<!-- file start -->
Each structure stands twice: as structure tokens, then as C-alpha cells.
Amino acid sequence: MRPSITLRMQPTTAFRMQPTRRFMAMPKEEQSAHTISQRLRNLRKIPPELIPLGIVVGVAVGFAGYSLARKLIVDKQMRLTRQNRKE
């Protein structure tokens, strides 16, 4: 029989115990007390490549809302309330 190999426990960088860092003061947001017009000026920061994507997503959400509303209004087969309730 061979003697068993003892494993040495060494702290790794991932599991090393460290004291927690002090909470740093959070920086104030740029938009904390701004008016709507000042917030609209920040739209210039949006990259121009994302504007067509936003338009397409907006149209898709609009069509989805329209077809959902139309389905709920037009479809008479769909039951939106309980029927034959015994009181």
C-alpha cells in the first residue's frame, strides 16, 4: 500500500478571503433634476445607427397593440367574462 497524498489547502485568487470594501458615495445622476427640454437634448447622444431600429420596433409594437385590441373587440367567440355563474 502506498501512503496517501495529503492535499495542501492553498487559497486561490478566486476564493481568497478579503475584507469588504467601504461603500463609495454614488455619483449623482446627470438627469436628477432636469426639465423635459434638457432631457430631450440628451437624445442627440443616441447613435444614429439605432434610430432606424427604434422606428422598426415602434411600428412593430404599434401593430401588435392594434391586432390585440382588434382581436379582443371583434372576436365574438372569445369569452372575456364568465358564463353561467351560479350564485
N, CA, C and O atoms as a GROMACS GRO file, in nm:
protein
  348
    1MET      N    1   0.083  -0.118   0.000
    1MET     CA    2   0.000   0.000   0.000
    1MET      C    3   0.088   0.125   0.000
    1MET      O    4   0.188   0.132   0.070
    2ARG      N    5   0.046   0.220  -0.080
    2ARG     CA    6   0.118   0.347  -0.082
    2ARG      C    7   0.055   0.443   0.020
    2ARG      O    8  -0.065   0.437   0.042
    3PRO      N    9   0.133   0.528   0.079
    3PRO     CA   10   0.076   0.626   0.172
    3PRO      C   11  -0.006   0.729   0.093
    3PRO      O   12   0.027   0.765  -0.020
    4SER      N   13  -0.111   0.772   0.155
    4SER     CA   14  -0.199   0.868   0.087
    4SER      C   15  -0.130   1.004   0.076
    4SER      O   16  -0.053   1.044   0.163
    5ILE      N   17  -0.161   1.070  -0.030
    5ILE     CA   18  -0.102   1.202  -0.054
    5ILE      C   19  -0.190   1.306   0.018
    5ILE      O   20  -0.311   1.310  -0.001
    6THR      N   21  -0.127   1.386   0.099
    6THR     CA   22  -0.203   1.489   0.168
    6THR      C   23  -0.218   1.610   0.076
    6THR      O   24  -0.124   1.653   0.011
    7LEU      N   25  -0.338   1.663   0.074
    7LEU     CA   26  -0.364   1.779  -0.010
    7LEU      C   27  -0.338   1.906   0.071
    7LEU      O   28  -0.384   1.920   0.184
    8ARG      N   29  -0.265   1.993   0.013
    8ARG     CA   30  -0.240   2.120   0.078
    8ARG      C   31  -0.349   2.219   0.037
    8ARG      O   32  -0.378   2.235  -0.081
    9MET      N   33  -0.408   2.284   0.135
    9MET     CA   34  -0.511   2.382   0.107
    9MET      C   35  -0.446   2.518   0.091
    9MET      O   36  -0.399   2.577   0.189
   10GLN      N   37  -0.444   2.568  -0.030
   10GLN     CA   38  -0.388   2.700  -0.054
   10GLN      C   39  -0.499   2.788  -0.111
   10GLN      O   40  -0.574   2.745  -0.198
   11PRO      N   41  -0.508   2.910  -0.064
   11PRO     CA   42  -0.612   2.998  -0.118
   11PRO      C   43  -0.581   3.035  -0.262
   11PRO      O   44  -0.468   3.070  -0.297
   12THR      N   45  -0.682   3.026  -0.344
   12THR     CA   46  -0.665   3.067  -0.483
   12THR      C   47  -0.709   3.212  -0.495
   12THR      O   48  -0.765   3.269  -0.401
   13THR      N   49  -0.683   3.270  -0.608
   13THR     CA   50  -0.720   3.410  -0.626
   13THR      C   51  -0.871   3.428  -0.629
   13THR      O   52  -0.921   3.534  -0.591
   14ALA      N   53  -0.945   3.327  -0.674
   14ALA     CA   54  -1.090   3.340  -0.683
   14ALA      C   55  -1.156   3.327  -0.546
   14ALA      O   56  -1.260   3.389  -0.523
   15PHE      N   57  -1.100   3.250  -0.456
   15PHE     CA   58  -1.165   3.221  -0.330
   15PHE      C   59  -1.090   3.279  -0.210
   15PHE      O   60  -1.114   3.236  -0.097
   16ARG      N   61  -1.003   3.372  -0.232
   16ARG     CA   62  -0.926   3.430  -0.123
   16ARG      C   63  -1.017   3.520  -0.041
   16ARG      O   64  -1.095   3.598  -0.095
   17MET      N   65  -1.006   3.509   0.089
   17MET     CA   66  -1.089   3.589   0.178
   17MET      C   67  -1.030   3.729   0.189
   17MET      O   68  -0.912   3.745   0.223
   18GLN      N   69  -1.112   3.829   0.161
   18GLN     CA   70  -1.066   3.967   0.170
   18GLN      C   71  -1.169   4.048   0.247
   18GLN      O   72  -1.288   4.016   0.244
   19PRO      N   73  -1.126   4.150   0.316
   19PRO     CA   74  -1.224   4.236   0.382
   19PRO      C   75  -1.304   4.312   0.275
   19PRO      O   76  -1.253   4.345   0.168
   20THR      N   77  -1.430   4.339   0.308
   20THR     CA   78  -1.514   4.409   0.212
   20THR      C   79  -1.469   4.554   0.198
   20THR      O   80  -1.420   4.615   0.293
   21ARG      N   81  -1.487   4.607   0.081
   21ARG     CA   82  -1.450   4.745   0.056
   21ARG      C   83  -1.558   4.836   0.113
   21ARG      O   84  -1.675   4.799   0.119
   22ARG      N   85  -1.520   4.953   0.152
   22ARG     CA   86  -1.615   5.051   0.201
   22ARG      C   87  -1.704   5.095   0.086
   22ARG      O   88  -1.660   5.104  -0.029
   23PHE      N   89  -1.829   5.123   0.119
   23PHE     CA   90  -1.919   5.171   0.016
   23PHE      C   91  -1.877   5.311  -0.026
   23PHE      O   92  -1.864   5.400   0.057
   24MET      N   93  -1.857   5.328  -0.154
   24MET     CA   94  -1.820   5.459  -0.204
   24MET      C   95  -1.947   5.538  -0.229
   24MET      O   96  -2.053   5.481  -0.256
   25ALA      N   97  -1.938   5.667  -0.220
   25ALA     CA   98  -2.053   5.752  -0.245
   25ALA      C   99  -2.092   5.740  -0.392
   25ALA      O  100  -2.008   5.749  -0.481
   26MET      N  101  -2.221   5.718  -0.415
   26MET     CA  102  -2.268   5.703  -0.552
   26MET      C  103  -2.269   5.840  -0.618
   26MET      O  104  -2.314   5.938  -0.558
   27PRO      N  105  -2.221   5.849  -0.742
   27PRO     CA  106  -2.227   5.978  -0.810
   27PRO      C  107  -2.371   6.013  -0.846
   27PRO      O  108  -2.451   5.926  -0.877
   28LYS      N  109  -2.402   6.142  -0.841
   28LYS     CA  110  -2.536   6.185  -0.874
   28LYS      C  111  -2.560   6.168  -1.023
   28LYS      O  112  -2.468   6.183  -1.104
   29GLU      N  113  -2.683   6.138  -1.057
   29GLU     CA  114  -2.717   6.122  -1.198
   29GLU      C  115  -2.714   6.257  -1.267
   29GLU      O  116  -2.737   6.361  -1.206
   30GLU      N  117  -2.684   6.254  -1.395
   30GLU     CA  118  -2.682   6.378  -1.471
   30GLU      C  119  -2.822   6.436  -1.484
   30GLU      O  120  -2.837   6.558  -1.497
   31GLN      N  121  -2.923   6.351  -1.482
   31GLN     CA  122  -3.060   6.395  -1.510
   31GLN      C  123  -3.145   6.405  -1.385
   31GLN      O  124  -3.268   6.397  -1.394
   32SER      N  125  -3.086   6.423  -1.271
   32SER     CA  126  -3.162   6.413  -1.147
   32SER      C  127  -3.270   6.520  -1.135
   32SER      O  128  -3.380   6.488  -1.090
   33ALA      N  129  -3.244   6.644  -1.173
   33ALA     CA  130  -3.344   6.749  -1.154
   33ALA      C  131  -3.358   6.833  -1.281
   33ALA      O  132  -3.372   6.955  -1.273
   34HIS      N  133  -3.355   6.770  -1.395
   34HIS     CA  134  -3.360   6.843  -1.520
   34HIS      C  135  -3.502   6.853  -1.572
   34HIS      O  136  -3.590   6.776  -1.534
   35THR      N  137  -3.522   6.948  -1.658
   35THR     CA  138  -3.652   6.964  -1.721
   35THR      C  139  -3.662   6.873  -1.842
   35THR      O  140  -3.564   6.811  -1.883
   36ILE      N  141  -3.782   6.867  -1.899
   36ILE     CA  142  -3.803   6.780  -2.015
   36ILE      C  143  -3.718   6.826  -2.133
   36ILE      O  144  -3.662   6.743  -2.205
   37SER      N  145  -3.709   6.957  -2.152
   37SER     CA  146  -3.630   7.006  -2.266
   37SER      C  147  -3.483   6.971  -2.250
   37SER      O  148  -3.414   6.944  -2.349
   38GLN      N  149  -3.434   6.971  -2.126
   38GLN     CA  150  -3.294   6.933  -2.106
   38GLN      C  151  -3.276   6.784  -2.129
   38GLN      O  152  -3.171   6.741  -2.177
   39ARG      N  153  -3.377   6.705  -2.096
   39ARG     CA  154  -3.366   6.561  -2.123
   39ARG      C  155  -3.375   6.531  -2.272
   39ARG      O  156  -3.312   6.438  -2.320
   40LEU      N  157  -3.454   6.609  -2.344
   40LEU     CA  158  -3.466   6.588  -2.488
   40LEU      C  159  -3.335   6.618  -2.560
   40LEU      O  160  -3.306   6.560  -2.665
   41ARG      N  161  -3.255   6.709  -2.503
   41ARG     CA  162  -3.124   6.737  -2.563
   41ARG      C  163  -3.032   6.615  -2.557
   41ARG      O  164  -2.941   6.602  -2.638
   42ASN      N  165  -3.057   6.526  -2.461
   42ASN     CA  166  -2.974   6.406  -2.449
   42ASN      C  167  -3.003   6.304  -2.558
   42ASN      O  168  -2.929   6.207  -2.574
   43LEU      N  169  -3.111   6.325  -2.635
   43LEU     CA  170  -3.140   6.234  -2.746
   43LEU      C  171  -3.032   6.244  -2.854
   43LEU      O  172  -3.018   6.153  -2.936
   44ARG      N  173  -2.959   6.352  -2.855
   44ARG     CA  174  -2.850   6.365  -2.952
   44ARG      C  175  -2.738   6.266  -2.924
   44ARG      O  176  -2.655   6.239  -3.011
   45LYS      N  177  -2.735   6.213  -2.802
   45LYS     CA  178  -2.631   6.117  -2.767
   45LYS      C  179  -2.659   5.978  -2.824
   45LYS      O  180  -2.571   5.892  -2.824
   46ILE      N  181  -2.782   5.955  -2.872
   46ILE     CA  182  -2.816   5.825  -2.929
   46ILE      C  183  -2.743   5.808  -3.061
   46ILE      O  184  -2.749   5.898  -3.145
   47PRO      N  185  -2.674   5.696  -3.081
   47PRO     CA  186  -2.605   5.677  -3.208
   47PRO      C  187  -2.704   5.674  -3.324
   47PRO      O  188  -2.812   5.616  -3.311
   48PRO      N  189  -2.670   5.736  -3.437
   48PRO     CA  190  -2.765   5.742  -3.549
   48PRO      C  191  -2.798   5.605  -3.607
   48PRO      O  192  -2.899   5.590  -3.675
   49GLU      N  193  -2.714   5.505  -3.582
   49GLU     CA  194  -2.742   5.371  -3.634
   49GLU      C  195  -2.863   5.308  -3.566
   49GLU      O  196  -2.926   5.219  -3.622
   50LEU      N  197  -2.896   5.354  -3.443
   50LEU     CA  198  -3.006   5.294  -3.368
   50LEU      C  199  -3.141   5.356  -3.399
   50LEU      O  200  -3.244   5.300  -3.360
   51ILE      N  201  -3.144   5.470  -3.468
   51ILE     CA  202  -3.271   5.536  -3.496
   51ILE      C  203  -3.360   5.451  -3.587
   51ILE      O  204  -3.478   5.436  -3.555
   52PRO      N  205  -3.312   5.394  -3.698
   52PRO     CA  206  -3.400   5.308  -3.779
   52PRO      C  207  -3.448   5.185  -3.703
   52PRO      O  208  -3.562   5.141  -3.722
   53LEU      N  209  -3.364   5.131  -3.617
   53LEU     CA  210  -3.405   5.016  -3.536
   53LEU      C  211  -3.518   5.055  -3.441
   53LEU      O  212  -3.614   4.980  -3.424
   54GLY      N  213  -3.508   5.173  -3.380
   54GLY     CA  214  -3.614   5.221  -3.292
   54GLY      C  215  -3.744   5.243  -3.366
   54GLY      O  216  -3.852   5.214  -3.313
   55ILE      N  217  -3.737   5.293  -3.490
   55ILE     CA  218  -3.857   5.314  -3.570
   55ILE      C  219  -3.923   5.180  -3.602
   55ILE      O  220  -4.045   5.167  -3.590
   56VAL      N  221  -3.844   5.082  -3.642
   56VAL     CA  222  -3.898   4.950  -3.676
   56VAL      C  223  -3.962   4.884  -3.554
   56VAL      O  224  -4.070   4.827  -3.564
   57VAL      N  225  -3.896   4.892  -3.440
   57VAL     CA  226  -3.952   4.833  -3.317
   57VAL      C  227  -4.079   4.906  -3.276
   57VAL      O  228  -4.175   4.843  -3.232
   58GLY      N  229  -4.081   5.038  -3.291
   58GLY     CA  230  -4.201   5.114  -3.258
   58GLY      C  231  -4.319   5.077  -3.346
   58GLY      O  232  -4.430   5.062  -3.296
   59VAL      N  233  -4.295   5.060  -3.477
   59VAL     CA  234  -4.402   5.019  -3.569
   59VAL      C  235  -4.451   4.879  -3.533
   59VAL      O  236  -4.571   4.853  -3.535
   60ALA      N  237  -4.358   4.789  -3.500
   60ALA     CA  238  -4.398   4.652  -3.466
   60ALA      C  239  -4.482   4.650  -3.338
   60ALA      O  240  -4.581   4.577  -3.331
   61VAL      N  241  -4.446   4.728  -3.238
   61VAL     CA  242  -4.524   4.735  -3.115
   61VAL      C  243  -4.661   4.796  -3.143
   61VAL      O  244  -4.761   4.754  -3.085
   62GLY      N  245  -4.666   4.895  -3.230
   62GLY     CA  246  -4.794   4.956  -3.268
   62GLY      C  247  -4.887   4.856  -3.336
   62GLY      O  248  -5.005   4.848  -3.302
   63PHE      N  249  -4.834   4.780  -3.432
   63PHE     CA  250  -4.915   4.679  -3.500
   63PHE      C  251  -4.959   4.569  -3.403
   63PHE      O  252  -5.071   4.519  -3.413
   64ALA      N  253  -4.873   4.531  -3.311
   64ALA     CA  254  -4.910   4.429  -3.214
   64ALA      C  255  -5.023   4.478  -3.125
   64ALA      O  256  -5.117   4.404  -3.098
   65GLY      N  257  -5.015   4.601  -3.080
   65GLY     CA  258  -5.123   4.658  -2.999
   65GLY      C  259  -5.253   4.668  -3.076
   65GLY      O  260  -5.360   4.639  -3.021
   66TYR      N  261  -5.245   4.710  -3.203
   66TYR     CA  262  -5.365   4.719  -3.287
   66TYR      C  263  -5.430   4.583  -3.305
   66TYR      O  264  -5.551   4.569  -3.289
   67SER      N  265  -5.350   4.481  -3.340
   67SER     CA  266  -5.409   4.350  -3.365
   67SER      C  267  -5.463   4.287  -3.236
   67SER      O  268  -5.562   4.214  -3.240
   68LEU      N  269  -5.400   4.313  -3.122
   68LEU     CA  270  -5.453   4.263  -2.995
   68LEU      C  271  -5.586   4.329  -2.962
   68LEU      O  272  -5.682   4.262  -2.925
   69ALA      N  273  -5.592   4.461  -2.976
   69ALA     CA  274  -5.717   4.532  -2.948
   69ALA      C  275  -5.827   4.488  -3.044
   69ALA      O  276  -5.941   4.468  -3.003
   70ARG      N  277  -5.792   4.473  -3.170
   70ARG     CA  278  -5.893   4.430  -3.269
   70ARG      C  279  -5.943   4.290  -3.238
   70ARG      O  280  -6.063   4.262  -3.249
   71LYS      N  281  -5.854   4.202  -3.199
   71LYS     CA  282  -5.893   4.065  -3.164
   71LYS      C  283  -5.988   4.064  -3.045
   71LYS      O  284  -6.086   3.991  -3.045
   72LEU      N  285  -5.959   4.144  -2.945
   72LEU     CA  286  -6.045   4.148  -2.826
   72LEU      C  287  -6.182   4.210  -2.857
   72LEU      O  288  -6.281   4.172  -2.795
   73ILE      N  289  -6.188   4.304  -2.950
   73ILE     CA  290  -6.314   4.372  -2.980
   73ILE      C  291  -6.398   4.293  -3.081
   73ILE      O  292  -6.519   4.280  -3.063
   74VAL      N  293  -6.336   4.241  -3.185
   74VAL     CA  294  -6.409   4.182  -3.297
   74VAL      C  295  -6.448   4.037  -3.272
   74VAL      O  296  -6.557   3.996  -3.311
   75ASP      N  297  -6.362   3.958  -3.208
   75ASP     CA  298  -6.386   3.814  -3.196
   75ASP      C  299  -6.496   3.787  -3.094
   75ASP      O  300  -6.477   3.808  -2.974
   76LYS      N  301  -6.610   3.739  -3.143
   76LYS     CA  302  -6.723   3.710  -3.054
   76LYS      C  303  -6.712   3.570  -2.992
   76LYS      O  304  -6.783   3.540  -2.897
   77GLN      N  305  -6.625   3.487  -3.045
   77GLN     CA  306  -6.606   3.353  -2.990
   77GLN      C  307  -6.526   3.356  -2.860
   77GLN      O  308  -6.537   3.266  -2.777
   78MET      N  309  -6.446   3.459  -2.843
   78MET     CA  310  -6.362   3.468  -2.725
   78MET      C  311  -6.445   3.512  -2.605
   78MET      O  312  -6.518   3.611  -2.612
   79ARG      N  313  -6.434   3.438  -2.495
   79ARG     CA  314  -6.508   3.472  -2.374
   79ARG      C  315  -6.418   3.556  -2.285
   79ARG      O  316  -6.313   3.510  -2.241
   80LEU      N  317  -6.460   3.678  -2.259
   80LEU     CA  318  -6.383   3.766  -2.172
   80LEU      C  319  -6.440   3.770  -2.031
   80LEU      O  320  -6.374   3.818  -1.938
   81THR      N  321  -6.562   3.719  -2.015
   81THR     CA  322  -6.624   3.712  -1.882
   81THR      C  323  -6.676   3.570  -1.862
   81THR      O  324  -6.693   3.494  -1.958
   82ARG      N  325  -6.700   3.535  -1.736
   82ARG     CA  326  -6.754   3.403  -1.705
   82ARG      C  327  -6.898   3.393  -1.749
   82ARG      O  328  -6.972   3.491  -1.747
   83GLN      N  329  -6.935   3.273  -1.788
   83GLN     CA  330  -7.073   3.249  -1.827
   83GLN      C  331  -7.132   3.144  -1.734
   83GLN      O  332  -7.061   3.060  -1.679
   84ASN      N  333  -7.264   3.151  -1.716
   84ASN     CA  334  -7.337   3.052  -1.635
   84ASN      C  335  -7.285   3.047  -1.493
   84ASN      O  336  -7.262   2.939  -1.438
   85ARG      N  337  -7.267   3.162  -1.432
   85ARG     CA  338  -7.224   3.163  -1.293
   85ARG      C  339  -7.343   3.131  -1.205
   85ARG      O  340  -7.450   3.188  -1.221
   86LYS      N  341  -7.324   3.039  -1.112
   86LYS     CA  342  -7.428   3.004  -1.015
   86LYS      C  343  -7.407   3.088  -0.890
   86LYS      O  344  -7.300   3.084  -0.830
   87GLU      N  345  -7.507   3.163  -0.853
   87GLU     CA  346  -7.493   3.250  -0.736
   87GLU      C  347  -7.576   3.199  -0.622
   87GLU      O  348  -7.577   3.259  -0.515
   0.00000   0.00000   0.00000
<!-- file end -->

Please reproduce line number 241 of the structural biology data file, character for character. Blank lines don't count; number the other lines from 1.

   59VAL     CA  234  -4.402   5.019  -3.569